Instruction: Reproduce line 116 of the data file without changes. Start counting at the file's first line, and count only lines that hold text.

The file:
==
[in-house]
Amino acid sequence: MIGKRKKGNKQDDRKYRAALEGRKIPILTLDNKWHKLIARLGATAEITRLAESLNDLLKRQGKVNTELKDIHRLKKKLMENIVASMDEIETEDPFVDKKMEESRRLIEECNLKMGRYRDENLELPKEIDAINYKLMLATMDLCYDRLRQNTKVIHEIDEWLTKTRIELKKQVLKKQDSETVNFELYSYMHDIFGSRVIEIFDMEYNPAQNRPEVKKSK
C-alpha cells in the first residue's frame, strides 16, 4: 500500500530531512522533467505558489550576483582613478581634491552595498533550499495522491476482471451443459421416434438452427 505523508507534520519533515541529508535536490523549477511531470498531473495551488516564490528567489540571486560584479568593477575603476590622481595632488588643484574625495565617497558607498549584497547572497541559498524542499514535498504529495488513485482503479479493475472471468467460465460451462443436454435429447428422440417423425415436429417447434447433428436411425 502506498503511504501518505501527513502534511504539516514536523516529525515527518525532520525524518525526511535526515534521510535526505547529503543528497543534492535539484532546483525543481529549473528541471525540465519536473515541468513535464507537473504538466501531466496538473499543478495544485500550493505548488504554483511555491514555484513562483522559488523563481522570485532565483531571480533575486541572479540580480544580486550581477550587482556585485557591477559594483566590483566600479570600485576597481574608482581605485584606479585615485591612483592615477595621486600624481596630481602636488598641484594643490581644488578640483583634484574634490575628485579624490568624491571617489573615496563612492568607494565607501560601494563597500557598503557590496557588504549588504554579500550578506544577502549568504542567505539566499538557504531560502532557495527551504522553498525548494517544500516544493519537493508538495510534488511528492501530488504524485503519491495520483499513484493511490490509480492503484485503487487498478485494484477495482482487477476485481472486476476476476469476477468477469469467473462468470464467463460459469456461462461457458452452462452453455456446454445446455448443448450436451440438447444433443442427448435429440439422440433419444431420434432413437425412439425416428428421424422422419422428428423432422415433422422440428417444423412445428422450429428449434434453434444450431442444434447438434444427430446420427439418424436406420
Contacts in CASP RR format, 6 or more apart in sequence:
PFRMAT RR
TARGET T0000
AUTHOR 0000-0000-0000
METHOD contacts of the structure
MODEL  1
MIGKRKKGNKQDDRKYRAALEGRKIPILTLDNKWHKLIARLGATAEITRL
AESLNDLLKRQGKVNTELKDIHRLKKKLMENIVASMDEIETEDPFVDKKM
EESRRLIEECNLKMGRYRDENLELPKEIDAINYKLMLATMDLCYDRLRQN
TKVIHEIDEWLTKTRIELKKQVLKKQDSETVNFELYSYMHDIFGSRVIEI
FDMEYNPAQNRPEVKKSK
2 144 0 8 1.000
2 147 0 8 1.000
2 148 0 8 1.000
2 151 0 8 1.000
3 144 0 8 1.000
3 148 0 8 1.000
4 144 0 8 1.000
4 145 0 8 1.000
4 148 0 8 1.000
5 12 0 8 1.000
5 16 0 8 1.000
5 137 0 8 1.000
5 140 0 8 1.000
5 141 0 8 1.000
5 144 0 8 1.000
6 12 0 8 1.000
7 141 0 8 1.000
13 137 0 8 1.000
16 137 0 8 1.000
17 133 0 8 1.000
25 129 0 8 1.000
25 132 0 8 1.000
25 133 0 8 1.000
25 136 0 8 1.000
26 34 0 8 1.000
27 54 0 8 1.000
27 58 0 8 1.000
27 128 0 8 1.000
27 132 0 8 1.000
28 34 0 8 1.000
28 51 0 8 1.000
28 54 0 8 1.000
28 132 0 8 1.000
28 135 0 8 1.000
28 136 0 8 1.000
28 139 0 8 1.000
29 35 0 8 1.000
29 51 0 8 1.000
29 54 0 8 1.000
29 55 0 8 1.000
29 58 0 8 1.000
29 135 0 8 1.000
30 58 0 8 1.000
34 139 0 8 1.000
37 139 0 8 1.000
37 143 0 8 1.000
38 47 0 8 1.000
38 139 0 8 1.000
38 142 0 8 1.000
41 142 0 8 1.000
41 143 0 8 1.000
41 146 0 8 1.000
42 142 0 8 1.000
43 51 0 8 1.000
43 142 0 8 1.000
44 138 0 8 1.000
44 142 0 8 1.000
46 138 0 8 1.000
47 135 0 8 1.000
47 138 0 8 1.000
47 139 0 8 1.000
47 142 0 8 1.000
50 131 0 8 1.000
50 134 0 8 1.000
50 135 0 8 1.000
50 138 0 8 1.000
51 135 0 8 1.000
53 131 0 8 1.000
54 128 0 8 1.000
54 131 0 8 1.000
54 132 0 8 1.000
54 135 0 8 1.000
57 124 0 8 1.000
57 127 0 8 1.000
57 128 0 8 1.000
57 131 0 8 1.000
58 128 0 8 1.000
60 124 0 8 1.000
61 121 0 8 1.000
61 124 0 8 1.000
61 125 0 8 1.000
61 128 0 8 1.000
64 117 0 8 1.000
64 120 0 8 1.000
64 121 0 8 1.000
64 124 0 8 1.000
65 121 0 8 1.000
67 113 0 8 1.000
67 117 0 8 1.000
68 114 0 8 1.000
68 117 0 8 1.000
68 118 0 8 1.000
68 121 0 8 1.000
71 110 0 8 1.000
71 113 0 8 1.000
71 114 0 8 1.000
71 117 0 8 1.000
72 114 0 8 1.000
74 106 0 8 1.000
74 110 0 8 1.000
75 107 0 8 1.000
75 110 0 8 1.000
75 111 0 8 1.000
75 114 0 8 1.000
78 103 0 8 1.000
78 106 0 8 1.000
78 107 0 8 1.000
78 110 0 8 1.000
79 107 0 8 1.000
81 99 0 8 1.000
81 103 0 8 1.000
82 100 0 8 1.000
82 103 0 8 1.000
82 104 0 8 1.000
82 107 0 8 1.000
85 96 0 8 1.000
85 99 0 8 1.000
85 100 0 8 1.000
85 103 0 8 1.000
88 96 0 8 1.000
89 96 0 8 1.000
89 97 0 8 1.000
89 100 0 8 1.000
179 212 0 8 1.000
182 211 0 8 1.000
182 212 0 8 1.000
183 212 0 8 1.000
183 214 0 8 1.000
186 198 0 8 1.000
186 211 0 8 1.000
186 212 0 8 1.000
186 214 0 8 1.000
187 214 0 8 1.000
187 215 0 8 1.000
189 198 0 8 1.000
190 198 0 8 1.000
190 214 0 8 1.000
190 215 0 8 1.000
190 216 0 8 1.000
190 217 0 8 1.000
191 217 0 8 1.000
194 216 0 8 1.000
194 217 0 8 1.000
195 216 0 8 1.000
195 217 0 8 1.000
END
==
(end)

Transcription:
75 110 0 8 1.000